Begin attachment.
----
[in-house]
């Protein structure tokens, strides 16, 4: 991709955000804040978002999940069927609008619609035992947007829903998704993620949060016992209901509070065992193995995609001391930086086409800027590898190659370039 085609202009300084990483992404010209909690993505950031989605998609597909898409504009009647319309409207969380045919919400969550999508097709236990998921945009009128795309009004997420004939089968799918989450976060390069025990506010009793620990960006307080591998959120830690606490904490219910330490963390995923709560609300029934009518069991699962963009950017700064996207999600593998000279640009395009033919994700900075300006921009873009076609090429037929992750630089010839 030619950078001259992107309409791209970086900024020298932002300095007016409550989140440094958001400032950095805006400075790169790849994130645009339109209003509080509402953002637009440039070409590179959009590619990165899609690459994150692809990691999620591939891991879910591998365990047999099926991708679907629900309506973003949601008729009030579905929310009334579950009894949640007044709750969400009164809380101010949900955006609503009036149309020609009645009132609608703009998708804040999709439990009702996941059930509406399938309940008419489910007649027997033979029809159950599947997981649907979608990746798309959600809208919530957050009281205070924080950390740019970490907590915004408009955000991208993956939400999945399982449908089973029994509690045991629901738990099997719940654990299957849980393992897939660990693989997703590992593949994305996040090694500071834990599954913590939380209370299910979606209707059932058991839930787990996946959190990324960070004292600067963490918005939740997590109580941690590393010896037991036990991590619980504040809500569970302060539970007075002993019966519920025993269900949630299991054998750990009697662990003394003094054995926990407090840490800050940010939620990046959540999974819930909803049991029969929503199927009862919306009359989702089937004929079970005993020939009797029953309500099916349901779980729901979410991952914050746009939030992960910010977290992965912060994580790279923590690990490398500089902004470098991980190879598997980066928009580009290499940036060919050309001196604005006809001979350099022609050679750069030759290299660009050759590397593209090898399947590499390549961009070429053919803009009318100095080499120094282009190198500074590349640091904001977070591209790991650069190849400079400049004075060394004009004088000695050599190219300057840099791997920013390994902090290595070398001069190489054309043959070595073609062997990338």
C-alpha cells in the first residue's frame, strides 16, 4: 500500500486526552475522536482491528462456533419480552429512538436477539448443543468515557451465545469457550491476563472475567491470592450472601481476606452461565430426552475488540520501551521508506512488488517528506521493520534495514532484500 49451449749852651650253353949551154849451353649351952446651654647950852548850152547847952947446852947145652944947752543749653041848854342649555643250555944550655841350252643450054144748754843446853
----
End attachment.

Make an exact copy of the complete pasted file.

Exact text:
[in-house]
């Protein structure tokens, strides 16, 4: 991709955000804040978002999940069927609008619609035992947007829903998704993620949060016992209901509070065992193995995609001391930086086409800027590898190659370039 085609202009300084990483992404010209909690993505950031989605998609597909898409504009009647319309409207969380045919919400969550999508097709236990998921945009009128795309009004997420004939089968799918989450976060390069025990506010009793620990960006307080591998959120830690606490904490219910330490963390995923709560609300029934009518069991699962963009950017700064996207999600593998000279640009395009033919994700900075300006921009873009076609090429037929992750630089010839 030619950078001259992107309409791209970086900024020298932002300095007016409550989140440094958001400032950095805006400075790169790849994130645009339109209003509080509402953002637009440039070409590179959009590619990165899609690459994150692809990691999620591939891991879910591998365990047999099926991708679907629900309506973003949601008729009030579905929310009334579950009894949640007044709750969400009164809380101010949900955006609503009036149309020609009645009132609608703009998708804040999709439990009702996941059930509406399938309940008419489910007649027997033979029809159950599947997981649907979608990746798309959600809208919530957050009281205070924080950390740019970490907590915004408009955000991208993956939400999945399982449908089973029994509690045991629901738990099997719940654990299957849980393992897939660990693989997703590992593949994305996040090694500071834990599954913590939380209370299910979606209707059932058991839930787990996946959190990324960070004292600067963490918005939740997590109580941690590393010896037991036990991590619980504040809500569970302060539970007075002993019966519920025993269900949630299991054998750990009697662990003394003094054995926990407090840490800050940010939620990046959540999974819930909803049991029969929503199927009862919306009359989702089937004929079970005993020939009797029953309500099916349901779980729901979410991952914050746009939030992960910010977290992965912060994580790279923590690990490398500089902004470098991980190879598997980066928009580009290499940036060919050309001196604005006809001979350099022609050679750069030759290299660009050759590397593209090898399947590499390549961009070429053919803009009318100095080499120094282009190198500074590349640091904001977070591209790991650069190849400079400049004075060394004009004088000695050599190219300057840099791997920013390994902090290595070398001069190489054309043959070595073609062997990338």
C-alpha cells in the first residue's frame, strides 16, 4: 500500500486526552475522536482491528462456533419480552429512538436477539448443543468515557451465545469457550491476563472475567491470592450472601481476606452461565430426552475488540520501551521508506512488488517528506521493520534495514532484500 49451449749852651650253353949551154849451353649351952446651654647950852548850152547847952947446852947145652944947752543749653041848854342649555643250555944550655841350252643450054144748754843446853